4. Blacks, like so many other groups, had to endure horrific circumstances but we are all graced by God to be Americans today, regardless of the trials of yesterday.

5. Our country has got to get over this ridiculous national guilt that seems to have overtaken us, the same as minorities need to get over their unproductive persecution complexes.

I've never owned a slave and none of my Black friends has ever been one. It's time to get over it and get on with it, if we are to remain a great nation.

Posted by: rsf-1 | January 27, 2011 6:25 PM | Report abuse

The only thing wrong Bachmann did was bringing up slavery to begin with. Who cares anymore. MOVE ON. Virtually no one in America has first hand knowledge of it. Yes it was a bad time in history, but that is exactly what it is, history.

Posted by: Jsuf | January 27, 2011 6:35 PM | Report abuse

Most blacks, not Michelle or Barack Obama, who live in Camden, NJ or Detroit, MI would be better off on plantations.

Posted by: ravitchn
====================================
Since you're brave enough to make that suggestion on the internet, why don't you go to Camden or Detroit or anywhere you choose and say to a black man's face. Or are you just another repub coward who's scared to death of black men?? You, ravitchn, are nothing more than a chicken coward azzhole.

Posted by: VietVet68 | January 27, 2011 6:36 PM | Report abuse

How low must we suffer black racist poverty pimps like Capehart? Would he rather be in Africa?

Posted by: carlbatey | January 27, 2011 6:38 PM | Report abuse

Excellent article and a welcome explanation of the infamous "three fifths" provision.

I do think that the real evil of the three-fifths provision was that it allowed the slaveholding states to have it both ways, and enshrined their hypocrisy into law by granting representation to people who, in practice, were treated by the law as if they were no-fifths of a person.

Posted by: Meridian1 | January 27, 2011 6:48 PM | Report abuse

The three-fifths clause was not a measurement of human worth; it was an attempt to reduce the number of pro-slavery proponents in Congress. By including only three-fifths of the total numbers of slaves into the congressional calculations, Southern states were actually being denied additional pro-slavery representatives in Congress.

Learn history

Posted by: Monsieur | January 27, 2011 6:50 PM | Report abuse

Matthews: Why is she whitewashing our early history?

Here's why: Because she wants to suggest that the Constitution is perfect, that the country is perfect, and that remedial action by the federal government, including the civil rights laws, is unnecessary and the result of "judicial activism." This is part of a broad Tea Party antagonism to civil rights laws, including Rand Paul and others.

Posted by: Meridian1 | January 27, 2011 7:00 PM | Report abuse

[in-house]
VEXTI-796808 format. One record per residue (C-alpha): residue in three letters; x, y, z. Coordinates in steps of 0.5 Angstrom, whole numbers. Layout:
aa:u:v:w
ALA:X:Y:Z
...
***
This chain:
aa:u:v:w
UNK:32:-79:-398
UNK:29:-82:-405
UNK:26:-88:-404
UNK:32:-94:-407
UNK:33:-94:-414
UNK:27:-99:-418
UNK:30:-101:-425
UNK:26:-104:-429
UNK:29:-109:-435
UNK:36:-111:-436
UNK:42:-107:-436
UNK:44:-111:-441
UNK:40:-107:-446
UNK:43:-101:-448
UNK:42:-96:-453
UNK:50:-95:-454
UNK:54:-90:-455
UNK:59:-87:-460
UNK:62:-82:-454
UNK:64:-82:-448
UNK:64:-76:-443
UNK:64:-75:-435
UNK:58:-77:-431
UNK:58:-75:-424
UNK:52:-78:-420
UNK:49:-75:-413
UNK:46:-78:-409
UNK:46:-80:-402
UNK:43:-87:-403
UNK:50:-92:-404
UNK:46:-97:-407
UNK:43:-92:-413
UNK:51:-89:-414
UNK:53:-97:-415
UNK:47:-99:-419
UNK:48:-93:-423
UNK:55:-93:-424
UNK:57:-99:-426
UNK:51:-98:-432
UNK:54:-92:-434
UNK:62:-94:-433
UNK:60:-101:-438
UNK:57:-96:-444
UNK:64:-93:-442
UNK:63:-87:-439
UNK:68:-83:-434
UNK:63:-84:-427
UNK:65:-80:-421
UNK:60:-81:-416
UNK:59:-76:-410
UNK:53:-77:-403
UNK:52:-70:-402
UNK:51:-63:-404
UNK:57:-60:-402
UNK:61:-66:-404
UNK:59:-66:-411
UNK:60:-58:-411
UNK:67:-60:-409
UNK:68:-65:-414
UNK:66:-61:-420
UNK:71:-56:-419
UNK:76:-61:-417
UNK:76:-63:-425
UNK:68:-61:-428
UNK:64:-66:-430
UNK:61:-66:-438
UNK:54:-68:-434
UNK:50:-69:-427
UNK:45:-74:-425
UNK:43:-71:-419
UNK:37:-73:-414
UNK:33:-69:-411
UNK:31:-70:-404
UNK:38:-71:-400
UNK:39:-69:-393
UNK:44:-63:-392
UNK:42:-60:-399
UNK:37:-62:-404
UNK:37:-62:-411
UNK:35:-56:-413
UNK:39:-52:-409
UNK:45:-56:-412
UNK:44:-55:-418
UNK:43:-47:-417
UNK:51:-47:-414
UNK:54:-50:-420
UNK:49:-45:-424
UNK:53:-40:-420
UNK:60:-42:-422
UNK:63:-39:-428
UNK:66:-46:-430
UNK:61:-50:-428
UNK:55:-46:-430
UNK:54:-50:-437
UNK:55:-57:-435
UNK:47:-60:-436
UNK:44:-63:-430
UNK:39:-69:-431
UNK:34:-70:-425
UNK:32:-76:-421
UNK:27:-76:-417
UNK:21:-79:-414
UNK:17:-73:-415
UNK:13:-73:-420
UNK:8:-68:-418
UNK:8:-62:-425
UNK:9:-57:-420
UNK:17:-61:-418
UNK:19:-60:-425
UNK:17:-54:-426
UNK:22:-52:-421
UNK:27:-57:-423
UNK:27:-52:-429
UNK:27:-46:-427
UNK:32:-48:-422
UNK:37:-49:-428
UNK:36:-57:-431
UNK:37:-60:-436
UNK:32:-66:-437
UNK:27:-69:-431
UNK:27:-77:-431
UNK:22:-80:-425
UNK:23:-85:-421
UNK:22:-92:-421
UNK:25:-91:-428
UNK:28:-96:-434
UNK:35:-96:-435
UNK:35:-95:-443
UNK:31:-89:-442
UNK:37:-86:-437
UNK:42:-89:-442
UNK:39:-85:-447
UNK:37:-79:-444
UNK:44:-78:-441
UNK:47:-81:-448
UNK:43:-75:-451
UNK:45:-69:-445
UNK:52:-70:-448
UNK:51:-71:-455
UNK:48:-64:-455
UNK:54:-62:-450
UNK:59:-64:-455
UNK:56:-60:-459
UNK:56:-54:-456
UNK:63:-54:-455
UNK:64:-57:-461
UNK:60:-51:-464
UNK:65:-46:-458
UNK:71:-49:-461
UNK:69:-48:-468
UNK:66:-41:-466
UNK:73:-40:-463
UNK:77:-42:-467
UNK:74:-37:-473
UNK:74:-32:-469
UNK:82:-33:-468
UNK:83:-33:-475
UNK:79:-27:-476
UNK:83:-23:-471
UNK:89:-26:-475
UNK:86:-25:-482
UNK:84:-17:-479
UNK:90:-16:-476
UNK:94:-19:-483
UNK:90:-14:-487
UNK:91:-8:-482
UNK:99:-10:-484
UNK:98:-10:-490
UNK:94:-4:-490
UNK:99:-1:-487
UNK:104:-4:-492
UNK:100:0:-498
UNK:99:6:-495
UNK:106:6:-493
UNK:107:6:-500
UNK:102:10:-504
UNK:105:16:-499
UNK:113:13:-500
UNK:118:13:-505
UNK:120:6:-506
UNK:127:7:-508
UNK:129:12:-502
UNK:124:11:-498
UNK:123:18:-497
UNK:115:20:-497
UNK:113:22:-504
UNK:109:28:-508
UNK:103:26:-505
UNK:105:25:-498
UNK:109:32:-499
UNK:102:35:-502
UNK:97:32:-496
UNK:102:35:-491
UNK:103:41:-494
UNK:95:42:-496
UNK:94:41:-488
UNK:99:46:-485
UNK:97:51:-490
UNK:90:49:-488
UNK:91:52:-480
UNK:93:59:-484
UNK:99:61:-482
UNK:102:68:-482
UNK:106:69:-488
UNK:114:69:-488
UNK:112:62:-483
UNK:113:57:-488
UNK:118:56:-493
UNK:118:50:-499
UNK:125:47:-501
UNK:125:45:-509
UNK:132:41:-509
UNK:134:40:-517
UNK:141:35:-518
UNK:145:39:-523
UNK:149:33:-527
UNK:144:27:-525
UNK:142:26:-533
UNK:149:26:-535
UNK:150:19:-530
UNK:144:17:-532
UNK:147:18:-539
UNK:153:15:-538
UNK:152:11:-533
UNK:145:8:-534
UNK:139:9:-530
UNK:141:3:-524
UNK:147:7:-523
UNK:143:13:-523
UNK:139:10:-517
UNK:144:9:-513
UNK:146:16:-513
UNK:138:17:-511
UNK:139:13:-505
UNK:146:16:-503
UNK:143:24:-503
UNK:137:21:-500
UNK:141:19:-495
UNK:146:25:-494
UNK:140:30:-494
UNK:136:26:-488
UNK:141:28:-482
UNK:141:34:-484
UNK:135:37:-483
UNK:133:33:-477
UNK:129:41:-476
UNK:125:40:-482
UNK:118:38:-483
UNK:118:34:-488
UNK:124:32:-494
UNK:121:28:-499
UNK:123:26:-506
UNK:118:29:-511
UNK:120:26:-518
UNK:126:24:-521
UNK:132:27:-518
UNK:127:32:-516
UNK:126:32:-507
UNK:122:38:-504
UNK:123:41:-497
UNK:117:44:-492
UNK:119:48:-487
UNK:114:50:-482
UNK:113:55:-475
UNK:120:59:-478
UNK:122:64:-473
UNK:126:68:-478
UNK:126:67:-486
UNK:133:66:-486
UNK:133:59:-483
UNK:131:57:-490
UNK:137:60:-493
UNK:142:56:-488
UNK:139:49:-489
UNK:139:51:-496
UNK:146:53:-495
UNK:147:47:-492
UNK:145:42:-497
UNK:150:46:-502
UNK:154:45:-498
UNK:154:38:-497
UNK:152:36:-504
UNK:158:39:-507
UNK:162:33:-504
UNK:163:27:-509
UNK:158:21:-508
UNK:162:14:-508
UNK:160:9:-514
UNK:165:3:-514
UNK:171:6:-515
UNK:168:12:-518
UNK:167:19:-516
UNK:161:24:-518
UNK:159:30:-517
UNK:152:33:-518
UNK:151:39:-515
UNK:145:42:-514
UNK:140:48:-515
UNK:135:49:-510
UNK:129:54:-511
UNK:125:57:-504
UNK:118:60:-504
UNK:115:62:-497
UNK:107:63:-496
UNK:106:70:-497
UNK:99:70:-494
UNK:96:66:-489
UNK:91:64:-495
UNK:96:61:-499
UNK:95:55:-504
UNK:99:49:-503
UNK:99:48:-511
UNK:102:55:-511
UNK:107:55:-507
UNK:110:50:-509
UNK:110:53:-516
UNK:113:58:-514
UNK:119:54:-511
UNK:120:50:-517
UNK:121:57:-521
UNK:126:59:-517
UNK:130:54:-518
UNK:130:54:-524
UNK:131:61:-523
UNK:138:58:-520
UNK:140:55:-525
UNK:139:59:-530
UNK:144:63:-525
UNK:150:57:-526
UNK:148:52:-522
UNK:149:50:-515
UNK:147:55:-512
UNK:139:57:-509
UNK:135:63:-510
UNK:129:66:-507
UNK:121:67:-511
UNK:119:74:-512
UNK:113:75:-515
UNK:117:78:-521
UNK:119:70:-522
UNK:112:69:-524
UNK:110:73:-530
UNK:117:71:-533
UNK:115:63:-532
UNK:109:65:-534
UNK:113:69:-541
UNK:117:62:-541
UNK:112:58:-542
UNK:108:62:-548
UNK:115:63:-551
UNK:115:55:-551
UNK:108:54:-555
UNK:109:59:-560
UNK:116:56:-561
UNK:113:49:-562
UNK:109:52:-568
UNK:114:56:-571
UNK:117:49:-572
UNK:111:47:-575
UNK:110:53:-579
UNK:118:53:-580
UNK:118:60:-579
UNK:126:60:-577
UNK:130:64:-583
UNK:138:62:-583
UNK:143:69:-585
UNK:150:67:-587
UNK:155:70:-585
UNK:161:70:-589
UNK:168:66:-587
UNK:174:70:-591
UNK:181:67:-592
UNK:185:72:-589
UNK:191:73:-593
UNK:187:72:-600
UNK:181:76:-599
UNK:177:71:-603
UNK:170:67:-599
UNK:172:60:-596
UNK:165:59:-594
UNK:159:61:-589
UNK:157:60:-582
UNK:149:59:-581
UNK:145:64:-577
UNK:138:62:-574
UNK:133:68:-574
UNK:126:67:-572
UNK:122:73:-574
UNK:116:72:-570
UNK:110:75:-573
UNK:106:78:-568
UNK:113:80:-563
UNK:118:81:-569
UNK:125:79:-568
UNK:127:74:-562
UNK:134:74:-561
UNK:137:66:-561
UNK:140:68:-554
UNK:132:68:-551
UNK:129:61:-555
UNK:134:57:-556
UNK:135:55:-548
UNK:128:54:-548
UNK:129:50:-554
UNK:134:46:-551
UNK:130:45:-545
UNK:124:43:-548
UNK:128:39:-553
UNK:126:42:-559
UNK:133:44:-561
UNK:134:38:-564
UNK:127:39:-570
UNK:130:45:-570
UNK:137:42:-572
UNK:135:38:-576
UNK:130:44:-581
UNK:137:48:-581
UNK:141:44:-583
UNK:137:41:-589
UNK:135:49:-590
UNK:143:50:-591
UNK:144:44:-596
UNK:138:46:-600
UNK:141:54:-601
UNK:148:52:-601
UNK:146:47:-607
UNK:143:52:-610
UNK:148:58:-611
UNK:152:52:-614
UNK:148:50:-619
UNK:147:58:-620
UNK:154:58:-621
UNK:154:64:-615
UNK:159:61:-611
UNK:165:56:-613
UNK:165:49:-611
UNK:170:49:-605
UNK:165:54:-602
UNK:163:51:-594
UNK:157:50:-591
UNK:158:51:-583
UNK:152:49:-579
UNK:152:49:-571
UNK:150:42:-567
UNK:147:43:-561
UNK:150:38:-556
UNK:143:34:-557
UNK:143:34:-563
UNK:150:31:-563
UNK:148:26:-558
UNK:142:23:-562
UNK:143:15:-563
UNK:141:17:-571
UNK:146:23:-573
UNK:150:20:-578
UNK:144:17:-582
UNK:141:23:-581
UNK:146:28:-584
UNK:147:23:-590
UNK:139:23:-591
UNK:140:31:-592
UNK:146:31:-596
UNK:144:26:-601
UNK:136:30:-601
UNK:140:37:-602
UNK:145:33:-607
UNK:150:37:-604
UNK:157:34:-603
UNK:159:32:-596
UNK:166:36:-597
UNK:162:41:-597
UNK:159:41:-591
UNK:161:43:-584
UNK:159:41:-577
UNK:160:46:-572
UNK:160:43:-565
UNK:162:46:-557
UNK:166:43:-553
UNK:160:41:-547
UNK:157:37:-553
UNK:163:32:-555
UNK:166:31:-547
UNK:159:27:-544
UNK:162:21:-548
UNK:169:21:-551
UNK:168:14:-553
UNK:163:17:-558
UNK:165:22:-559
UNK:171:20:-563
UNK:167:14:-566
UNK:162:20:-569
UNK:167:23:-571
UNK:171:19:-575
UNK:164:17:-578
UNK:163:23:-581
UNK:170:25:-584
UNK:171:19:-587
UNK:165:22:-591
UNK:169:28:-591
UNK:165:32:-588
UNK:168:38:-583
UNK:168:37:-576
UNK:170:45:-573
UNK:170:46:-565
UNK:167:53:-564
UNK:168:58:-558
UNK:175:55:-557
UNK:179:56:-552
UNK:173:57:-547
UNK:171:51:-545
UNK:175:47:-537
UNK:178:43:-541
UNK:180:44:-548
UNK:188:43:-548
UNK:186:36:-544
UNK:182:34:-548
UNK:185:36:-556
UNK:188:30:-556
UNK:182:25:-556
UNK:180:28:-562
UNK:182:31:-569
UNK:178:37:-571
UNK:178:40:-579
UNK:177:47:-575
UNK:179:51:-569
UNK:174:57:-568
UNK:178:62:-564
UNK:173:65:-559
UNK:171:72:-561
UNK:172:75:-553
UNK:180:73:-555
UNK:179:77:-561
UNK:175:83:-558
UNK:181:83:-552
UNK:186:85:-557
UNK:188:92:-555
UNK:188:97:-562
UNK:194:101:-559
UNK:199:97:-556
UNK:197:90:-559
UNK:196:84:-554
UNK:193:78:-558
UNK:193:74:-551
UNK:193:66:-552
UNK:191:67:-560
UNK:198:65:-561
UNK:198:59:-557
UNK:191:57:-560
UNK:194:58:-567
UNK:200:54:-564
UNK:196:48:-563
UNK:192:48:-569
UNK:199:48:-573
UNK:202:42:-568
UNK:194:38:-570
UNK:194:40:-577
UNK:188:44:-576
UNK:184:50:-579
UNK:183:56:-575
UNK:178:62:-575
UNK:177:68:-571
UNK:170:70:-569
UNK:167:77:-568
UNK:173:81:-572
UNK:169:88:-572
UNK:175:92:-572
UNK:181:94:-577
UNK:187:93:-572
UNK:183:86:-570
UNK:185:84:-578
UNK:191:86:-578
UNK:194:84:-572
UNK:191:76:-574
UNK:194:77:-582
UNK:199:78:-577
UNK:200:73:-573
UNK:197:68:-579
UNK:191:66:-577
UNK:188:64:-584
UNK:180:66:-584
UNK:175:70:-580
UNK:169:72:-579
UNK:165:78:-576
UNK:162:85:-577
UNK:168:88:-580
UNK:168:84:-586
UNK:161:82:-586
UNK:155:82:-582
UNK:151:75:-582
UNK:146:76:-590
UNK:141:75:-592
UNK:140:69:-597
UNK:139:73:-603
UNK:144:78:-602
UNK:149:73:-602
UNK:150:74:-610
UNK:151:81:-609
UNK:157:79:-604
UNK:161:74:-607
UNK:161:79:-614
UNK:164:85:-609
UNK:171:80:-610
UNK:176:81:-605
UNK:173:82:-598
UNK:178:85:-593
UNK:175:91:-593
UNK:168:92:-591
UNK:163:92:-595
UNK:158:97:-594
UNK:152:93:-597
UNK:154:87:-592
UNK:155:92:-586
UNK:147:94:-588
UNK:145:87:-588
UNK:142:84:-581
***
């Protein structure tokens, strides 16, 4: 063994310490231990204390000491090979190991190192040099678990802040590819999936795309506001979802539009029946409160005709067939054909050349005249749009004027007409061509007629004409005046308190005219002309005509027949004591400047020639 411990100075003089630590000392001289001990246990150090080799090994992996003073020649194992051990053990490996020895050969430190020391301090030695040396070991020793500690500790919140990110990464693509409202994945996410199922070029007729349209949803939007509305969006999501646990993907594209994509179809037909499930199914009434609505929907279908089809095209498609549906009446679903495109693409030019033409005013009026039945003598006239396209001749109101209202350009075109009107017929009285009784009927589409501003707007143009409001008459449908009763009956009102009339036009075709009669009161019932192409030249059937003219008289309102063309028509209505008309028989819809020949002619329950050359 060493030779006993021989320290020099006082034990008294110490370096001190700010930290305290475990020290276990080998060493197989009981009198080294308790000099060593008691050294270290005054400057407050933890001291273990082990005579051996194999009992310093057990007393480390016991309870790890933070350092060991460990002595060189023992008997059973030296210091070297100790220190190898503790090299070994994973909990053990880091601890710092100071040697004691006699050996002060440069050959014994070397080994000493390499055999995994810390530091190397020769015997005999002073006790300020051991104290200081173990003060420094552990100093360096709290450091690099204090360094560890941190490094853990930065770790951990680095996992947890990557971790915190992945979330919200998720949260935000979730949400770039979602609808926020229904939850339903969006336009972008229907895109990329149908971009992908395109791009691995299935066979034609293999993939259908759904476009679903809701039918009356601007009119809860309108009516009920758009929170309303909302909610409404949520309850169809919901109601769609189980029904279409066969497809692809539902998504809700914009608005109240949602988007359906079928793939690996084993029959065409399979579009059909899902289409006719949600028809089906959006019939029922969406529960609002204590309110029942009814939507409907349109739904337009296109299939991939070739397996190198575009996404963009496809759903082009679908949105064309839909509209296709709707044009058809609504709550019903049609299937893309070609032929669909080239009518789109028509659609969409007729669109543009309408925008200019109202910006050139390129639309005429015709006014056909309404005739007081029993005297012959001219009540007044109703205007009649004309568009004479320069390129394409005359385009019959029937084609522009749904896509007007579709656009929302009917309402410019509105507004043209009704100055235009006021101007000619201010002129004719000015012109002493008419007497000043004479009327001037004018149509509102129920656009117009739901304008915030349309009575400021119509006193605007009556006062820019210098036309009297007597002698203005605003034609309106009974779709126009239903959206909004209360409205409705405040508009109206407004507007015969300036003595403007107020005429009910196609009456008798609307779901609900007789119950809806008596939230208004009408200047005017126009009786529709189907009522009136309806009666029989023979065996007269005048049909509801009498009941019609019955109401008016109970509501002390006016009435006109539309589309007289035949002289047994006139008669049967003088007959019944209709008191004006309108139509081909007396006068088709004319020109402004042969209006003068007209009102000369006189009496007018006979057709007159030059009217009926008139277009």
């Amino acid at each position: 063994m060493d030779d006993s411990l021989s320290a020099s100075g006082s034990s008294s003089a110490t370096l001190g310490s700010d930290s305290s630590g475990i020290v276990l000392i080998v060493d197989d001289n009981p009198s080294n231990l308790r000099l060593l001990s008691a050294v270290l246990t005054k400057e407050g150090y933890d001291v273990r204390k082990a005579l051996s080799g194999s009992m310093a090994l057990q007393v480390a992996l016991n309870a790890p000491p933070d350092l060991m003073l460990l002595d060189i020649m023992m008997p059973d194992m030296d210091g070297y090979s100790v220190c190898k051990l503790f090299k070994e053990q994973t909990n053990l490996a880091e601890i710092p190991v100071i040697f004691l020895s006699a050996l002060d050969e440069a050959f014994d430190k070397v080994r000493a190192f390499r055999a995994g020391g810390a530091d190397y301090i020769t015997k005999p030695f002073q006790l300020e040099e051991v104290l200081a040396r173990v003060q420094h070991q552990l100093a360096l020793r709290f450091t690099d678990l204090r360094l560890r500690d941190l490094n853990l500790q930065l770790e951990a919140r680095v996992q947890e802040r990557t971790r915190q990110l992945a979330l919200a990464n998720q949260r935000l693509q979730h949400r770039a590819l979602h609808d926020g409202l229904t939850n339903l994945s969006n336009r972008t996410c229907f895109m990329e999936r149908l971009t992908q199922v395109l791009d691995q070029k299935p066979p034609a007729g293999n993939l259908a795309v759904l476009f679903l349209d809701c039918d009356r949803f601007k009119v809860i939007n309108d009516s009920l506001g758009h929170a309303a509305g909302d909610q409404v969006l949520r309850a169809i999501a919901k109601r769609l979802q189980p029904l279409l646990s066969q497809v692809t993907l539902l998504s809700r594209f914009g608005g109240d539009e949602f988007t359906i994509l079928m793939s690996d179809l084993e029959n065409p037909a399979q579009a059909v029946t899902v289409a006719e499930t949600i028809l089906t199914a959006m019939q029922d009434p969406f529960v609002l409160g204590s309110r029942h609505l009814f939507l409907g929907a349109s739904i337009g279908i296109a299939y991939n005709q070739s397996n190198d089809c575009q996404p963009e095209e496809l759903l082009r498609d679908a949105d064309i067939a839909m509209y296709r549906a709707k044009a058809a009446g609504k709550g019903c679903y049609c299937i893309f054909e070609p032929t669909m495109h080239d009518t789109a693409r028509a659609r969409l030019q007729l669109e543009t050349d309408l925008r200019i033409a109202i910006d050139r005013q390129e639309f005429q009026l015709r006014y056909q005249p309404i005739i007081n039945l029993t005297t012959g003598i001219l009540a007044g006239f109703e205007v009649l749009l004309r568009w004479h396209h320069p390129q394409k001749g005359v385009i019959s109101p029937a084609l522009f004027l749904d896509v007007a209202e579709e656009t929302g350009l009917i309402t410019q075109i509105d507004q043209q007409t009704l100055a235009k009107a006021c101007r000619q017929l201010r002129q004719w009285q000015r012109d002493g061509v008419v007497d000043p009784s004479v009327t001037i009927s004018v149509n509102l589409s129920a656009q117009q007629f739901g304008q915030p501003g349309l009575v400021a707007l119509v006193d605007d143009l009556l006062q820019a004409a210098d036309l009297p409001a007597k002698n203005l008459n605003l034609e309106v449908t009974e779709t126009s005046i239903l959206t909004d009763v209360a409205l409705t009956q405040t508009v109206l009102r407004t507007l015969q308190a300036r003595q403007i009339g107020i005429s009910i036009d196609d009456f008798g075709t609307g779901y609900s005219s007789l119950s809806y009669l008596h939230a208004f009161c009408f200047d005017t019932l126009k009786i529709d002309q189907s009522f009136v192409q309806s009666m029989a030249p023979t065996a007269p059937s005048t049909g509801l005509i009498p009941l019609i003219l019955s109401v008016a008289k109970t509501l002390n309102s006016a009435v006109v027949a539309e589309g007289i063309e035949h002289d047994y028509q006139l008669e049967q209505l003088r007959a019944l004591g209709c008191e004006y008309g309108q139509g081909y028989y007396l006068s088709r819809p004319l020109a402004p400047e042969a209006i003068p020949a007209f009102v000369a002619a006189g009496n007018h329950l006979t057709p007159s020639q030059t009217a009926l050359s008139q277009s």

The right likes to worship rather than think.. the whole concept of interpreting the constitution seems to be foreign to them. To them its a godly document pulled down from heaven by godly men (who were all in perfect agreement)to make a godly nation. You don't have to think, you just have to believe. Works in church, but is fatal in government.

Posted by: underhill | January 27, 2011 7:03 PM | Report abuse

The blacks are still enslaved by the white liberals.

Posted by: Defund_NPR | January 27, 2011 7:06 PM | Report abuse

Regardless of what Backman said on the Matthews show, addled or not, her performance after the State of the Nation address confirms that she is an ideologue first and into facts last. She is not and should never be a credible leader. Like many right wingers ideology first, always, and forever, facts be damned. When will we purge our government of these pawns and crooks?

Posted by: cjculver2003 | January 27, 2011 7:12 PM | Report abuse

Regardless of what Backman said on the Matthews show, addled or not, her performance after the State of the Nation address confirms that she is an ideologue first and into facts last. She is not and should never be a credible leader. Like many right wingers ideology first, always, and forever, facts be damned. When will we purge our government of these pawns and crooks?

Posted by: cjculver2003 | January 27, 2011 7:13 PM | Report abuse

@cjculver2003: Ideas before facts? So just like every other politician? Your messiah, senor obama, is all about ideas without any facts. Your old hero Olbermann had a nightly show based on his ideas. I guess I don't see what point you are trying to make.......

Posted by: Jsuf | January 27, 2011 7:37 PM | Report abuse

rsf-1 wrote:
1. Our Founding Fathers were wise enough to create documents that could be amended to change with the times or correct injustices. It worked with slavery, women's rights and in a host of other instances.

Quite true. But, if as some tea partiers contend our Constitution is perfect, why did our forefathers do this? A clue: They knew times and circumstances would change. Tea partiers do not believe times should change and want us to go back to the laws of 1890 (no social security, no medicare, etc), as though life was better then.

rsf-1 wrote:
2. Sometimes it's hard to keep up with all the changes Progressives have made to history. They've re-written it so many times, it's a wonder they're not even dizzier than their verbiage indicates!

Progressives do not rewrite history, they make history. It was a progressive who put this nation on a course of technological greatness after Sputnik. What has a non-progressive conservative done to advance America?

rsf-1 wrote:
3. Debates over minutia like this are intentional distractions by the Left from the real issues they don't dare to discuss and are unable to win.

Yet it was Bachmann herself making a second republican response to the SOTU. Are you saying the Left put Michele up there to act like a nincompoop IMHO?

rsf-1 wrote:
4. Blacks, like so many other groups, had to endure horrific circumstances but we are all graced by God to be Americans today, regardless of the trials of yesterday.